During the press conference for the highly-anticipated, drama-fuelled Don’t Worry Darling, cast member Harry Styles said, “my favourite thing about the movie is, like, it feels like a movie… like, you know, ‘go to the theatre’ film movie.”
I fully disagree. You can save yourself a trip to the theatre.
After you peel back the many layers of controversy surrounding this film (extreme tension between cast member Florence Pugh and director Olivia Wilde; Harry Styles appearing to spit on cast member Chris Pine; Pugh not showing up for the press conference) you find a desperate attempt at creating an aesthetic, satirical, suspense driven story about a community trapped in misogyny and patriarchal gender norms. Why is it a desperate attempt? Because none of these goals are fully achieved.
The film follows Alice (Pugh), a white woman who lives in a pristine, white-washed cul-de-sac with other white women who wear, pretty dresses to play the role of a “perfect wife”; cook, clean, take care of the kids, shop, gossip, drink, and go to ballet class, run by Shelley (Gemma Chan) the girlboss gatekeeper in-chief, and wife to head of the Victory company and community, Frank (Pine).
Alice, who’s married to Jack (Styles), an extreme wife guy, who loves pleasing her — sexually and otherwise — starts to sense something is wrong. This is confirmed when another woman, notably a Black woman, starts behaving mysteriously. If the rest of the cast, bar Shelley — whose character is under-utilised anyway — were not overwhelmingly white, perhaps this imagery of a Black woman telling a white woman that her fears are valid, wouldn’t be so reminiscent of a reverse Get Out (Jordan Peele’s 2017 psychological horror).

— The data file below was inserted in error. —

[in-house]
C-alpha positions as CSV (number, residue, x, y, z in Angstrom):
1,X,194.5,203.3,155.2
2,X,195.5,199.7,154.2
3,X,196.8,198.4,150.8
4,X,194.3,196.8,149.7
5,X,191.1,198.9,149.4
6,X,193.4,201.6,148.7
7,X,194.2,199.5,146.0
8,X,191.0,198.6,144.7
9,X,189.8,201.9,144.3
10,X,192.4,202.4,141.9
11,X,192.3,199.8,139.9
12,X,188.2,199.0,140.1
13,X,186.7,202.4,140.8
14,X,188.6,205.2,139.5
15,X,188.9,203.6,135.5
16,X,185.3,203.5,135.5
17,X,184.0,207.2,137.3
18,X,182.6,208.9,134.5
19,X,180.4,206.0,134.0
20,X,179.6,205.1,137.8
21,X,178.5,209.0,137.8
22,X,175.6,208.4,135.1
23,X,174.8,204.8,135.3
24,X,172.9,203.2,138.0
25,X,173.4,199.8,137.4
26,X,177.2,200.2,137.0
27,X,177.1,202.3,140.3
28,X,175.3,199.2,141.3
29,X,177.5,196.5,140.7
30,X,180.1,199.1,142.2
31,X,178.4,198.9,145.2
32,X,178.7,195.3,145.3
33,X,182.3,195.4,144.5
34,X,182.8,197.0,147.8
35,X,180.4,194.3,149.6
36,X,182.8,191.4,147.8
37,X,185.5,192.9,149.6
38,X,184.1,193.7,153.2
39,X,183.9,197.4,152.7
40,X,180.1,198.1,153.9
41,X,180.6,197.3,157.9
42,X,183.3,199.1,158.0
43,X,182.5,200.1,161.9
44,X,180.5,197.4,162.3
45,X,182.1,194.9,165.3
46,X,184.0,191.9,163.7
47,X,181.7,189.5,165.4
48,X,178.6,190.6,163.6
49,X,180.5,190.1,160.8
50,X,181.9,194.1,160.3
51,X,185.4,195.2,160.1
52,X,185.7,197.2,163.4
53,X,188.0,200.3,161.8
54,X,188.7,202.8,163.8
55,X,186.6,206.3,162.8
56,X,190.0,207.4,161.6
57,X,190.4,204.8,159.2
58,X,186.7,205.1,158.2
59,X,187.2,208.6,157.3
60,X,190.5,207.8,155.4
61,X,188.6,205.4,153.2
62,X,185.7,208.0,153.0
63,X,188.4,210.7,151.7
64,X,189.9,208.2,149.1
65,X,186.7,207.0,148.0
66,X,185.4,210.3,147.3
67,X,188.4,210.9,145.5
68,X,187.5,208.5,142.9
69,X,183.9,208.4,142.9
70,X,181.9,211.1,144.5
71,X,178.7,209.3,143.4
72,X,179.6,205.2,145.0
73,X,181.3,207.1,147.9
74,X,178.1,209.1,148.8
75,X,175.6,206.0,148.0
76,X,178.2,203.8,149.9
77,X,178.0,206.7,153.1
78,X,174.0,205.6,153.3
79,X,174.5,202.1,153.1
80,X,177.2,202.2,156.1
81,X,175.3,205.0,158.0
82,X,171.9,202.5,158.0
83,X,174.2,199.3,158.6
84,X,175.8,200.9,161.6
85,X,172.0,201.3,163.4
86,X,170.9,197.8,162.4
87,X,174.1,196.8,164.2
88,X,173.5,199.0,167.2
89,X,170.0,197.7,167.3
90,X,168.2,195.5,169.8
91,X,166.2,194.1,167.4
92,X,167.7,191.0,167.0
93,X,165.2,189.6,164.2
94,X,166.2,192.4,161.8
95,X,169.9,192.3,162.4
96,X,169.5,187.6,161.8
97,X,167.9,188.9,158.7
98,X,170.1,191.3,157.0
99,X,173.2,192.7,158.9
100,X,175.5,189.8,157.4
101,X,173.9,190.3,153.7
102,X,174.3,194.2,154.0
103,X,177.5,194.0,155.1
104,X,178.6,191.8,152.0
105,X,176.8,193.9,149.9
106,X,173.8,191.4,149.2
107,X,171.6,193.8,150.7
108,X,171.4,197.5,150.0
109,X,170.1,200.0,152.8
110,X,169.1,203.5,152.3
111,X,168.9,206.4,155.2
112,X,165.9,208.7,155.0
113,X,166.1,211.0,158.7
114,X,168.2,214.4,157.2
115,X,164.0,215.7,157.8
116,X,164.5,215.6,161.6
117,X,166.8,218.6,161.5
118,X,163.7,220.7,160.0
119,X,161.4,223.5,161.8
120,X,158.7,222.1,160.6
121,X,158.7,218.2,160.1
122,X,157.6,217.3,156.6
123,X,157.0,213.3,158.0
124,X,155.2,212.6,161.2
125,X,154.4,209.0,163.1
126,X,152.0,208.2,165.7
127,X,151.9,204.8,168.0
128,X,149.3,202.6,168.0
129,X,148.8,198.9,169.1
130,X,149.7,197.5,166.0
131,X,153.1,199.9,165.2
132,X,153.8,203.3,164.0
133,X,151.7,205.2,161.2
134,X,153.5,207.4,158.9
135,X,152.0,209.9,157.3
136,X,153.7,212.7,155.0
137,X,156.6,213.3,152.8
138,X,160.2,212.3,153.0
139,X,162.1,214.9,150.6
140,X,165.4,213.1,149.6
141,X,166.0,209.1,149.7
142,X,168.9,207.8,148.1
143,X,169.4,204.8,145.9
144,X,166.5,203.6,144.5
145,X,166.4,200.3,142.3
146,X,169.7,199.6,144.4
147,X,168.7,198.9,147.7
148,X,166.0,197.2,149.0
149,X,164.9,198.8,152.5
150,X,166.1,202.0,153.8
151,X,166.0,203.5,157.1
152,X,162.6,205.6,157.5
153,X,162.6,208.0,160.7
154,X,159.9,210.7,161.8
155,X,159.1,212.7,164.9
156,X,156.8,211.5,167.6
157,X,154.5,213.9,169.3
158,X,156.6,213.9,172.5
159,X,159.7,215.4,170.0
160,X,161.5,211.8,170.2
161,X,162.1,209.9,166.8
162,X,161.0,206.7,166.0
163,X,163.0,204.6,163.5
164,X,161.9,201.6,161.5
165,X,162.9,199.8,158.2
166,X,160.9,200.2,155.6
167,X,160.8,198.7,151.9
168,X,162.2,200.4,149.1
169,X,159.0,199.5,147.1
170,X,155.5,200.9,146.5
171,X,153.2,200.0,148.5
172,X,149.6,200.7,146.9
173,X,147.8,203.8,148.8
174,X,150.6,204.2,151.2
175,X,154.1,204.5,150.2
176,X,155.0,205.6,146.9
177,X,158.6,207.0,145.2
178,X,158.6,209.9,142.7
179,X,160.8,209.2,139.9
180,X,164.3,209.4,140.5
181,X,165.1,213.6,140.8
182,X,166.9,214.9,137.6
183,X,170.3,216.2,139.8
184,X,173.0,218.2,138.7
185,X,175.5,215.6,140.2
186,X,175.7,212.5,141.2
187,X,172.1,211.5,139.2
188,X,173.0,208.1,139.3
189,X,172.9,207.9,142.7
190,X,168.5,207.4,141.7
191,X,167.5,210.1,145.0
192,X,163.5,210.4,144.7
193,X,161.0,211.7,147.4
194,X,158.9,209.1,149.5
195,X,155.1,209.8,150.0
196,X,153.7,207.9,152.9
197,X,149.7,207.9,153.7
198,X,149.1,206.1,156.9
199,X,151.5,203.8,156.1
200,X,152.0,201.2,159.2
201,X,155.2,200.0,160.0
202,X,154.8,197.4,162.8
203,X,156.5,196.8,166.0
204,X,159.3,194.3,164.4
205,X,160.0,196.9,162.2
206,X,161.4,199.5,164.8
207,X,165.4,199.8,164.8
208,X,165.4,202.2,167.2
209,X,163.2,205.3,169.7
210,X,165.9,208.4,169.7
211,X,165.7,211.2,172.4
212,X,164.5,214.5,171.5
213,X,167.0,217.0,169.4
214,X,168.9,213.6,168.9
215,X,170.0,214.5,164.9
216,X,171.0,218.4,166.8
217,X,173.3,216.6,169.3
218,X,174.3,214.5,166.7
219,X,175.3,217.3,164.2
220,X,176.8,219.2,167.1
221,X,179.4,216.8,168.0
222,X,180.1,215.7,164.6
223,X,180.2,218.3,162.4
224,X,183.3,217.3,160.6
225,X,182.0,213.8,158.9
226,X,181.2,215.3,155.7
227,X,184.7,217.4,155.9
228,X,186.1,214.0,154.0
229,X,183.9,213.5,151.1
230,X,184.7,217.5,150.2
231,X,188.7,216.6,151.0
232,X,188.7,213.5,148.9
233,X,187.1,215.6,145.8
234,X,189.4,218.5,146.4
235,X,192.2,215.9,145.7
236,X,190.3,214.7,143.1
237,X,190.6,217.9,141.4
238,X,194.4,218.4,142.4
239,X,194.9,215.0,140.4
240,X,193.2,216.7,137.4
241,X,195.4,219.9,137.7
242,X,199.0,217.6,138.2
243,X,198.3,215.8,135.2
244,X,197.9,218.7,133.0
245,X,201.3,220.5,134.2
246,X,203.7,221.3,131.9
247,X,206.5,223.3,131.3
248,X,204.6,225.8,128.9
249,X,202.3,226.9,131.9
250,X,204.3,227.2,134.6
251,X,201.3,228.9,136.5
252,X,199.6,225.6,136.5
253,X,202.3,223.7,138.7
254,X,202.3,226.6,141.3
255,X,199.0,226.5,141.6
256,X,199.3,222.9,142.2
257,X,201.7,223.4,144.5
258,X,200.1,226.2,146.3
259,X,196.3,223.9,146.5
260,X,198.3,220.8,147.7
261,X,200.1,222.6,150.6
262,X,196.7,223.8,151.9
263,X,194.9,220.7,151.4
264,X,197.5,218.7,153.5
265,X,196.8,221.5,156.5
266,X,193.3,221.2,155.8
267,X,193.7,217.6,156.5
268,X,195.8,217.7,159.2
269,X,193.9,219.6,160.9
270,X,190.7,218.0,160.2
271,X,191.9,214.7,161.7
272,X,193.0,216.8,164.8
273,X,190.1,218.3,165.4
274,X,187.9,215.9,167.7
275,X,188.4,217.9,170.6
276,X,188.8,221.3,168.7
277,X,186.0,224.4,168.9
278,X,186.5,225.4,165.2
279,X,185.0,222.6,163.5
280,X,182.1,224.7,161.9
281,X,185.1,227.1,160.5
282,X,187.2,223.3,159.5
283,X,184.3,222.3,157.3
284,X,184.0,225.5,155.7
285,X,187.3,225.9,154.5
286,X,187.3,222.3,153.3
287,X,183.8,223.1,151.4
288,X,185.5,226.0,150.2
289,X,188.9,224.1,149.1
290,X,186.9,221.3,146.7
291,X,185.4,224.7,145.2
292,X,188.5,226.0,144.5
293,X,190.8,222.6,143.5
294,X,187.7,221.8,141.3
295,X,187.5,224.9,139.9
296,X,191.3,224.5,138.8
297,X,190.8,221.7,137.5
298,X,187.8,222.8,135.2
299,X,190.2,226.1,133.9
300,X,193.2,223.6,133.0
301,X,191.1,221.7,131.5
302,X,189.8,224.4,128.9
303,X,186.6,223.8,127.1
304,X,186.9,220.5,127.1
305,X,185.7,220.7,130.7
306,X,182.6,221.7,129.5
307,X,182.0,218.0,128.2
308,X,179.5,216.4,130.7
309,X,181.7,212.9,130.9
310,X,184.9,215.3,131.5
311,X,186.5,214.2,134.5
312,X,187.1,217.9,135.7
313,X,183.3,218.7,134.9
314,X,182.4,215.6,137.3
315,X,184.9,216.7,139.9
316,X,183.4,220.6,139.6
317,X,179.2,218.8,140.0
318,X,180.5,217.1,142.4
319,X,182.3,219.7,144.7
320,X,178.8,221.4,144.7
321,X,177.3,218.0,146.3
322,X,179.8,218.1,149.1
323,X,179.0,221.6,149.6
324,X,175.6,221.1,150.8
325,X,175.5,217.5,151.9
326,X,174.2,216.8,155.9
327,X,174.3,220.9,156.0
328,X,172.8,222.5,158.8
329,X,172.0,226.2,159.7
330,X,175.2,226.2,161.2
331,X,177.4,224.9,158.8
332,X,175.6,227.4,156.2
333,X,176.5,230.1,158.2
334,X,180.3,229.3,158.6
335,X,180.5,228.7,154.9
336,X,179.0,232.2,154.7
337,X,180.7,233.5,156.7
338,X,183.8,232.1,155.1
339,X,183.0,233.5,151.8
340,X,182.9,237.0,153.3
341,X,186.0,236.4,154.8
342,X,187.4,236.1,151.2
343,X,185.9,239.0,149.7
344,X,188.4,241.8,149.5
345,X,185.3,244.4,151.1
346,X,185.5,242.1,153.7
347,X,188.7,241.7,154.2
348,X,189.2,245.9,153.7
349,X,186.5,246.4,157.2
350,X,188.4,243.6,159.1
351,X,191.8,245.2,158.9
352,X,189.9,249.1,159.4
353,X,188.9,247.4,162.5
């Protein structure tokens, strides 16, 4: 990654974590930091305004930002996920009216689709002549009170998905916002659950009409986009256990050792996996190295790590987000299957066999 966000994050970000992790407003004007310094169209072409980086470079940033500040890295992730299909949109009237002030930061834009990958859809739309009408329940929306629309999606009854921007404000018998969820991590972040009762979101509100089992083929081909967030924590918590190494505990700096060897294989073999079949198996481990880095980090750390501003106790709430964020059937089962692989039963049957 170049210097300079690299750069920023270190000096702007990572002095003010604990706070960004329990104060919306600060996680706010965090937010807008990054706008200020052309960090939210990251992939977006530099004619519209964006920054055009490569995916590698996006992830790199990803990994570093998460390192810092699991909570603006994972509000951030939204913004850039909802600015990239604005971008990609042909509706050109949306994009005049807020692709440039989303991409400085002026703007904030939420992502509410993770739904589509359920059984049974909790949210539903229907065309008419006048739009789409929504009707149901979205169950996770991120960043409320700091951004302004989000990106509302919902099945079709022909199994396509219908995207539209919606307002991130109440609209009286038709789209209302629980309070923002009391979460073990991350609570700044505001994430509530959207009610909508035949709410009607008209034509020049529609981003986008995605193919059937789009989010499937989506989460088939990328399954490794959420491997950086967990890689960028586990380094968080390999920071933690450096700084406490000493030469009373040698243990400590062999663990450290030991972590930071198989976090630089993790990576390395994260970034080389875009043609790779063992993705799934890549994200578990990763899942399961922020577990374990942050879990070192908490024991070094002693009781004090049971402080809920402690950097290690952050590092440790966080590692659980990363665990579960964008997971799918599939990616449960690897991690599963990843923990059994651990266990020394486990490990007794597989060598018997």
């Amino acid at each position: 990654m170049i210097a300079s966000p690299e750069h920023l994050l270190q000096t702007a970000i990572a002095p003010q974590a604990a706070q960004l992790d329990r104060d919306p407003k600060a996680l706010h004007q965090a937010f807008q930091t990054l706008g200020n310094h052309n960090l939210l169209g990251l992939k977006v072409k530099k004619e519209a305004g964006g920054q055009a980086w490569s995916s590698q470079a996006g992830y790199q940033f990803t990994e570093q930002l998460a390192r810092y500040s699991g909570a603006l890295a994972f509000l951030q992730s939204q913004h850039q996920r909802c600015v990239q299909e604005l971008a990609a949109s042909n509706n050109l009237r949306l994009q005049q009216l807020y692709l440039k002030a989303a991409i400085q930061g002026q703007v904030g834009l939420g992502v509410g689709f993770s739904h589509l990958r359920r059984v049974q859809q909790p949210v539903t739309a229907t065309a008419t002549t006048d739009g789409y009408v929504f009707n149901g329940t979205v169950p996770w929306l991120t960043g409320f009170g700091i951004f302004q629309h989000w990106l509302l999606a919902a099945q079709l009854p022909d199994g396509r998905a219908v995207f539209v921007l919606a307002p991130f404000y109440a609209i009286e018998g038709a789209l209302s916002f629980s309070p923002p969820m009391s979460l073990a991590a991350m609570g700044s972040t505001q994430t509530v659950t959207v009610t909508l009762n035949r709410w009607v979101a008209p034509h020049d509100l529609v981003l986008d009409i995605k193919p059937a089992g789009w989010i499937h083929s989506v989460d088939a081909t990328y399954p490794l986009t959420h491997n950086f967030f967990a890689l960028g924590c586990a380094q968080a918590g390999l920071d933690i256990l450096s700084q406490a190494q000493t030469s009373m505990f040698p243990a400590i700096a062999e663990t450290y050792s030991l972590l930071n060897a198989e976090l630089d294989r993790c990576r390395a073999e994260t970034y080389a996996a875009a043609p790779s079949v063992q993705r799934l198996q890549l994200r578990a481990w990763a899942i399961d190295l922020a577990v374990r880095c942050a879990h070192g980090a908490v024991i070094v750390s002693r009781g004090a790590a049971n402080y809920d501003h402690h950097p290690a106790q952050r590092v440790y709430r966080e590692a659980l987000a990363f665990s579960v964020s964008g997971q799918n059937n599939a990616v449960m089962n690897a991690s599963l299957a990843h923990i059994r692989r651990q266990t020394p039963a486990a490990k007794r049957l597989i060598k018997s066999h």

Don’t Worry Darling
The remainder of the film is a string of bad acting, creepy hallucinogenic dancers, and loose ends. It feels as though Don’t Worry Darling, is building towards something momentous; a big reveal or a showdown between Alice and Frank, who controls not just the women but the men too. Perhaps even a showdown between the wives, to showcase the ways in which women are trapped in misogyny. Instead, the climax reveals a drab backstory, made worse by its randomness, brought out through a storyline that almost feels like a foray into sci-fi, without doing any research into what goes into the genre.
The lack of cohesion in the acting is perhaps as big of a flaw in this film as the writing, as each actor appears to have understood the plot line differently. Pugh brings back her Midsommer-esque despair and dread and Styles is clearly just there for star value, the sex factor and, sadly, acts as comic-relief during the scenes that should be tense. Wilde is satirical and overtly unbothered, which does not work since she has extensive screen time alongside a hysterical Pugh, whereas the seriousness with which Chan plays Shelley could have worked if the viewer had a reason to care about her. Pine plays the weird, creepy power-tripping man well, but his character is poorly written, and does only just enough to keep the narrative moving. All the other supporting men, the husbands, could have just not been in the movie.
Is everything about the movie bad? No, but most of that is thanks to Pugh. Once her character begins unravelling, her connection to the rest of the pack is weakened, allowing her to deliver a far truer performance than her co-stars. She weaves through paranoia, confusion, pain, and anger effectively and sometimes all in one scene, without it seeming overly dramatic or uncalled for. In fact, the ending did not do her storyline justice. For all that her character goes through, the end feels more like a “watch the next episode” rather than a “we have enough closure to end this film.”
Even with all these flaws, the movie could have still been entertaining. But once the climax begins to settle down, and you realise that that was the climax, it leaves you bored, underwhelmed, and questioning why you didn’t just wait for it to hit the streamers.
Don’t Worry Darling is currently running in theatres